The first half of the Twentieth Century had culminated in a nightmare of unparalleled, organized scientific violence. European Civilization had perhaps developed to one logical extreme, and cultural trends from the late forties through the sixties reflected the philosophical crossroads at which all of humanity had arrived, the dust of Nagasaki and Hiroshima, the ruins of Stalingrad and the silent crematoria at Auschwitz were juxtaposed against that picture of a sailor kissing a nurse in the midst of Times Square victory celebrations, in the largest city of an undamaged, bright and youthful America where innocence was not destroyed, an America where concentration camp survivors could come and rest and look out across quiet summer resort lakes to wonder, “Where are the Nazis? How can there be a world without Nazis?”(132)

This unfathomable discontinuity was a set for some divine authority to say through the modern media of television and Time magazine — maybe editorial arrangements had been made during Henry Luce’s conversation on the golf course with God, the first time Sidney Cohen gave him LSD(133) — “Before you this day are the blessing and the curse, life and death, good and evil: Choose life!”(134) Americans chose a life and a culture in the fifties by buying Levittown homes and General Motors automobiles, watching Lucy and Milton Berle, and supporting their government’s resistance to “godless communism.” Some studied Adelle Davis’ prescriptions for keeping fit, having healthy babies and getting well, and a few partook of the salacious luxury of speculation about themselves through quaintly evolving Freudian and Jungian theories.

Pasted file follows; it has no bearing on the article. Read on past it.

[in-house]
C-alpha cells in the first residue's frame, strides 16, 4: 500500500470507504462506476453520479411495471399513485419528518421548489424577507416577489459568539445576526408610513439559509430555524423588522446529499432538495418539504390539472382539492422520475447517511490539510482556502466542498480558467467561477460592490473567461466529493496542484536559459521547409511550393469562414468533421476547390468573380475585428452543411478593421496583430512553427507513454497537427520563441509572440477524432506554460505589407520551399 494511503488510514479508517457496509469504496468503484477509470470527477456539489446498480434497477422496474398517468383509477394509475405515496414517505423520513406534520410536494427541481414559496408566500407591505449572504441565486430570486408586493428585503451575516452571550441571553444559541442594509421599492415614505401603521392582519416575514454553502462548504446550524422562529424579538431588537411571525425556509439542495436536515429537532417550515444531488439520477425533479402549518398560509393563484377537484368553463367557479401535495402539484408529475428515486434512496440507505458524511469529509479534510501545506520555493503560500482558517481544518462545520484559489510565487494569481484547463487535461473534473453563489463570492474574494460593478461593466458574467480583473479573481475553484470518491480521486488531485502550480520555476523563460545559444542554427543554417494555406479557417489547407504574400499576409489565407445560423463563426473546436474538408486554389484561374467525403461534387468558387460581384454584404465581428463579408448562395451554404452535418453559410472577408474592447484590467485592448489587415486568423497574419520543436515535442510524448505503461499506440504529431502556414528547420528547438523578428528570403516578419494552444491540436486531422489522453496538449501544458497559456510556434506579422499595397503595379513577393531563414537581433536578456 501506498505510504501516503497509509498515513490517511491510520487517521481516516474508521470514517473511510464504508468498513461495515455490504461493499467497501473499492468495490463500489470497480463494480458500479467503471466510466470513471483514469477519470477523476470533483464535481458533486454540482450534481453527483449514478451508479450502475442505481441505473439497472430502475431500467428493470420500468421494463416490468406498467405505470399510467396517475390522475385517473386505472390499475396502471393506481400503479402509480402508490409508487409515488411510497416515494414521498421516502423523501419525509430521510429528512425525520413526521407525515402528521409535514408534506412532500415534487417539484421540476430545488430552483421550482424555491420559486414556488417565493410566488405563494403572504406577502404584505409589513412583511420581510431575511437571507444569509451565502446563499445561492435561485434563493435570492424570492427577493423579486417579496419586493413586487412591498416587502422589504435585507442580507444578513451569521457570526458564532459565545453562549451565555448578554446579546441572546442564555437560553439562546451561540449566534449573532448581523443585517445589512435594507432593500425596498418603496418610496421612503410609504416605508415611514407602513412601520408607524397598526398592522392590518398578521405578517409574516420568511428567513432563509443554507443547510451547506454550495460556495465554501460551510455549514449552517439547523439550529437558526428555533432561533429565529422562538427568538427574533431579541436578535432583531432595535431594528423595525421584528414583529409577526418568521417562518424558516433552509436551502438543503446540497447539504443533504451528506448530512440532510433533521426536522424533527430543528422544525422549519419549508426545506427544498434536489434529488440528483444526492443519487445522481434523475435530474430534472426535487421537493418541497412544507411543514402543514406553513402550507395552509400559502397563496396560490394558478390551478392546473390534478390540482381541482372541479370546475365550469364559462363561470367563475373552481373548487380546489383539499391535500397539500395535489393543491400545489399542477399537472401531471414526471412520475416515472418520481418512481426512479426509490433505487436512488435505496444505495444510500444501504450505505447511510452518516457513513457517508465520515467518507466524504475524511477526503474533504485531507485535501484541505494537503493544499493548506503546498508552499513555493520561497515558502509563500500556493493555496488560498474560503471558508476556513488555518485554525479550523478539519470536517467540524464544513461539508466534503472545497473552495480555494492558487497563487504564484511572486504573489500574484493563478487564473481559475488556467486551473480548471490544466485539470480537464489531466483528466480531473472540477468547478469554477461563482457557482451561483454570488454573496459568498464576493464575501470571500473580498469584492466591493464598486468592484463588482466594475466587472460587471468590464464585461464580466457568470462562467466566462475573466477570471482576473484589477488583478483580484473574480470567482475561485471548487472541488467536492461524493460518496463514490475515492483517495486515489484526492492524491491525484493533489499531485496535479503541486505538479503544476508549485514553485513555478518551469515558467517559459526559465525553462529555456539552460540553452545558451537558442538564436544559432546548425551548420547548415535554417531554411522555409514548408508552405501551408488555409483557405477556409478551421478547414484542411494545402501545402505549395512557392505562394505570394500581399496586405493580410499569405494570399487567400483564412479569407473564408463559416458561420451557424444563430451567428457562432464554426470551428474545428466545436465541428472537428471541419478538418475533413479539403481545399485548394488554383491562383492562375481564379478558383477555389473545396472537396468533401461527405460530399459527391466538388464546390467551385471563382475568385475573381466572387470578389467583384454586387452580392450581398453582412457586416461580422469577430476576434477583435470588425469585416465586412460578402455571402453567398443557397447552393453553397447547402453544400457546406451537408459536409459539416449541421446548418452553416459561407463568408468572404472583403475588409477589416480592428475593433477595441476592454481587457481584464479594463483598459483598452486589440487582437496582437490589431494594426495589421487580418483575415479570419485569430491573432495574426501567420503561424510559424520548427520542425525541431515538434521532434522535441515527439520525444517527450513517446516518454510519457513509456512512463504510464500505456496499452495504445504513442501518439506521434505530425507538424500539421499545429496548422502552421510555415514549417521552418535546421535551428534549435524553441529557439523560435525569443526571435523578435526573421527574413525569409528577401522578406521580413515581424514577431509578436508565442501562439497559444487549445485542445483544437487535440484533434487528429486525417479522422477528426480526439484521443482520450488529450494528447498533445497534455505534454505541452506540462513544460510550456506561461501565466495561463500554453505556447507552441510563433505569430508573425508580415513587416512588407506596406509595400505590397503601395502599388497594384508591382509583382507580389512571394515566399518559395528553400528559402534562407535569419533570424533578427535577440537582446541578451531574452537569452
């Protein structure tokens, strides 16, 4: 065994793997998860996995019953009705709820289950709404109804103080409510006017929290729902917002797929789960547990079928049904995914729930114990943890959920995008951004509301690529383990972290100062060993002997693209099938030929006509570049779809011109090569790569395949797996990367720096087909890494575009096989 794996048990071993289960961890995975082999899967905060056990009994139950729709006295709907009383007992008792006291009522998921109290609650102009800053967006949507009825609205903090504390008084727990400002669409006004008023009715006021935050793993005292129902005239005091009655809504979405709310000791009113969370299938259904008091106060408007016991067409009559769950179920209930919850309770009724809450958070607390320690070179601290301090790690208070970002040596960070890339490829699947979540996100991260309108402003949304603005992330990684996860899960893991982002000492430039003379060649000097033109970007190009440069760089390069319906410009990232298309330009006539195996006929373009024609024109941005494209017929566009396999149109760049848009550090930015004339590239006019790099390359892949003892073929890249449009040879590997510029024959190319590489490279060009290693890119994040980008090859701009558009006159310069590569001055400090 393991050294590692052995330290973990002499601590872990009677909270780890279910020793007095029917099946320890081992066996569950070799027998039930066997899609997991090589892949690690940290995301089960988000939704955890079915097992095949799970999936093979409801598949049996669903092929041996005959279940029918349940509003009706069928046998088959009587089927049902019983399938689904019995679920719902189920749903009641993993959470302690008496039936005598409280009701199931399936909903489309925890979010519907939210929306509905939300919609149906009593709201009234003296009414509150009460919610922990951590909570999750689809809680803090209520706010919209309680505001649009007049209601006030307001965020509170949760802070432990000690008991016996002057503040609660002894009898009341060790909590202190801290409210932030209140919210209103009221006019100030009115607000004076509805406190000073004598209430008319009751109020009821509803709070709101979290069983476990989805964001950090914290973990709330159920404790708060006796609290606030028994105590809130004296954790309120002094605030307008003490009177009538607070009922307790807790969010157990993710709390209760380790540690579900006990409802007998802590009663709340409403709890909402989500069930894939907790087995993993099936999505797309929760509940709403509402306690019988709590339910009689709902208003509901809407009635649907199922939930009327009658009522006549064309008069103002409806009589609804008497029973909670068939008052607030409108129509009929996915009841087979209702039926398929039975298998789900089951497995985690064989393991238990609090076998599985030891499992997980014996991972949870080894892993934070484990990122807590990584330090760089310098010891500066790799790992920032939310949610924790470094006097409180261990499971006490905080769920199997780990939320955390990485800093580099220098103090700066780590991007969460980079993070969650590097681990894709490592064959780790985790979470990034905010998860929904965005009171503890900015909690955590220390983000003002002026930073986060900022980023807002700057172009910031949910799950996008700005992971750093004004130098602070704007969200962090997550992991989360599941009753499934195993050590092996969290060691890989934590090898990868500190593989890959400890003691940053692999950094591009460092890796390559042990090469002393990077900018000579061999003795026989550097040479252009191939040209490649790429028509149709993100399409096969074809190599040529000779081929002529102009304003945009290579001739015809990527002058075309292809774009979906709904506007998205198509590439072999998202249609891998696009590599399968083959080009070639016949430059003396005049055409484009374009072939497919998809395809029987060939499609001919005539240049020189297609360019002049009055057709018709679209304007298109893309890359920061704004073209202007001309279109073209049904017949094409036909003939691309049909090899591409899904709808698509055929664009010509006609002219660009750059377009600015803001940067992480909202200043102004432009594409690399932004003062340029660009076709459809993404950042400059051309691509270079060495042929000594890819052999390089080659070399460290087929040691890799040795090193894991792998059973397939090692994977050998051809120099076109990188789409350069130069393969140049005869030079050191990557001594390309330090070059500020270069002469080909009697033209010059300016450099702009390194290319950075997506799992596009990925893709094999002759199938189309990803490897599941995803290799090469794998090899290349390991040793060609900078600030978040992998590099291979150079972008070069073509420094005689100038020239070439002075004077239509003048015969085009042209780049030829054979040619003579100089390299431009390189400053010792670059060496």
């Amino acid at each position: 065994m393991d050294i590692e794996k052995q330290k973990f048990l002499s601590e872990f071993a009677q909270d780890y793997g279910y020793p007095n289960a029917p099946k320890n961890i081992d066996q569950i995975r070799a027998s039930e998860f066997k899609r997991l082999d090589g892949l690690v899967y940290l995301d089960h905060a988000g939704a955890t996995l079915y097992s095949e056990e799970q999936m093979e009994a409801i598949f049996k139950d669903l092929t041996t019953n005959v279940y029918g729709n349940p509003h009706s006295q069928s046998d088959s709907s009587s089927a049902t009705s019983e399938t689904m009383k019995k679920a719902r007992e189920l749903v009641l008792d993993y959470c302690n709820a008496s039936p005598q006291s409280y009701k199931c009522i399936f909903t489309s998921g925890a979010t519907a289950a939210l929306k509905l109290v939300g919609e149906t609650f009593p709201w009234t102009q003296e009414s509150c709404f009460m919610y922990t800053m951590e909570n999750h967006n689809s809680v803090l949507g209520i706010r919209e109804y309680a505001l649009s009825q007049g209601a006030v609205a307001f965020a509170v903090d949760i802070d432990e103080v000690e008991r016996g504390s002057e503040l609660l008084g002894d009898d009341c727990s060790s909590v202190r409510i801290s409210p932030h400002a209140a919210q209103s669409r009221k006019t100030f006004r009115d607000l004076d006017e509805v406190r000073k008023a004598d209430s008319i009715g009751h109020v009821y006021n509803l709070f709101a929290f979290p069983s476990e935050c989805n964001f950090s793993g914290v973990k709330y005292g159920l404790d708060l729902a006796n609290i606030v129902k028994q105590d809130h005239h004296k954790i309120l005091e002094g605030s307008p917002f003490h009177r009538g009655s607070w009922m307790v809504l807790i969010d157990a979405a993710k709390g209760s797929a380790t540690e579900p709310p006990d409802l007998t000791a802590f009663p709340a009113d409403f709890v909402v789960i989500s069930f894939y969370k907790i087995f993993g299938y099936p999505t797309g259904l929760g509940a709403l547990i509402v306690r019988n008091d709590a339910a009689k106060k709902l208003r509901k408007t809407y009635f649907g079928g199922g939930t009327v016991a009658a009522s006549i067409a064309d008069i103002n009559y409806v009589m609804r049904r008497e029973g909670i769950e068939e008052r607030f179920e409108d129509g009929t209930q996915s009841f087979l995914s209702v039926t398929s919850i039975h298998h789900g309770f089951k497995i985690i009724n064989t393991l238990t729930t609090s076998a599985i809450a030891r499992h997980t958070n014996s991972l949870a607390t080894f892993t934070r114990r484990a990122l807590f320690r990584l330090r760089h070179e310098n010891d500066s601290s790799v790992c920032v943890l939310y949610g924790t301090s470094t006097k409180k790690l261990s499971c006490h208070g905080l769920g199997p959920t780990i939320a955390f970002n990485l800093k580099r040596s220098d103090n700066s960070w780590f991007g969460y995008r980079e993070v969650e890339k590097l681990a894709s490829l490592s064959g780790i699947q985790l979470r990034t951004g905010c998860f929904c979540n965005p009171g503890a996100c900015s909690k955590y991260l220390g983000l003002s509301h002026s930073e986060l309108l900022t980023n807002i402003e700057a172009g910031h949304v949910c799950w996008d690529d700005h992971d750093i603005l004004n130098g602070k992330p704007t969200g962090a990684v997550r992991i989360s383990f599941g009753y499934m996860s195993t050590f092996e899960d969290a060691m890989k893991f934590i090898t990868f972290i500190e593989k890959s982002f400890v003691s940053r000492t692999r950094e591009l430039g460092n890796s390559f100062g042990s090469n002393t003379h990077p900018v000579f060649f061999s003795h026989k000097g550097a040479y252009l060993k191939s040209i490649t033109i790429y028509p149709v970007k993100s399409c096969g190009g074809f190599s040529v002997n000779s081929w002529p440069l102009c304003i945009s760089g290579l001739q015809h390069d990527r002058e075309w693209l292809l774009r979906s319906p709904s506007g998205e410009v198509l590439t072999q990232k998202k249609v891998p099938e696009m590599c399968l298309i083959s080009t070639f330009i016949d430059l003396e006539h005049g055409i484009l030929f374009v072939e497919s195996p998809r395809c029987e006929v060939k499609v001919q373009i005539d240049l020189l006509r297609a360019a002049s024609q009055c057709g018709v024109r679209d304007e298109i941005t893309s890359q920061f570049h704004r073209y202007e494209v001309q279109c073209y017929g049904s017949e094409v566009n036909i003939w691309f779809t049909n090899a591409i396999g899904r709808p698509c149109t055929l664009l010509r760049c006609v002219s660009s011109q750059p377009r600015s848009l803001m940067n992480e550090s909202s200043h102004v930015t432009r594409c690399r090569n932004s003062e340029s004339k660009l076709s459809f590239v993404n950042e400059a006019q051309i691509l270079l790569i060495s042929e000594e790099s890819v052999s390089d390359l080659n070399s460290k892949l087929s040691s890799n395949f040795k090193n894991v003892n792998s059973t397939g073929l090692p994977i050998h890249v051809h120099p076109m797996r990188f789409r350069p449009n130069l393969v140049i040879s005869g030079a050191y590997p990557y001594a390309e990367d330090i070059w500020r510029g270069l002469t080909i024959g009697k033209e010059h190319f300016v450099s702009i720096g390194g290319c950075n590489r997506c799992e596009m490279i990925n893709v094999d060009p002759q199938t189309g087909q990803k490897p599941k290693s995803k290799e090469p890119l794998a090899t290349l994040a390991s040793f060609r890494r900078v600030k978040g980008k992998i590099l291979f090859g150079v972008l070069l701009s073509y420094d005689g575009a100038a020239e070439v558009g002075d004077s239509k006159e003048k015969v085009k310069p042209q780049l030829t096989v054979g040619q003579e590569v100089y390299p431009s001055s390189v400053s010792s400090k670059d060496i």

Behind the walls of that culture a new class of specialists had secret jobs. Adolf Berle, Edward Teller, Allen Dulles and Richard Helms had to keep the Russians contained; Harold Wolff, Nathan Klein, Paul Hoch and Harold Abramson had to cure the unfortunate little flaws in the social brain. But our experts were not angels. The social brain was a machine that no one had built and no one maintained. Artists, writers like Adelle Davis, ordinary people and celebrities began to wonder if intellectual and physical development were overstressed and emotional and spiritual development neglected,(135) LSD started to flow in the synapses of society, and suddenly the walls were breathing. Between those breathing walls as one decade became another, Adelle Davis wrote: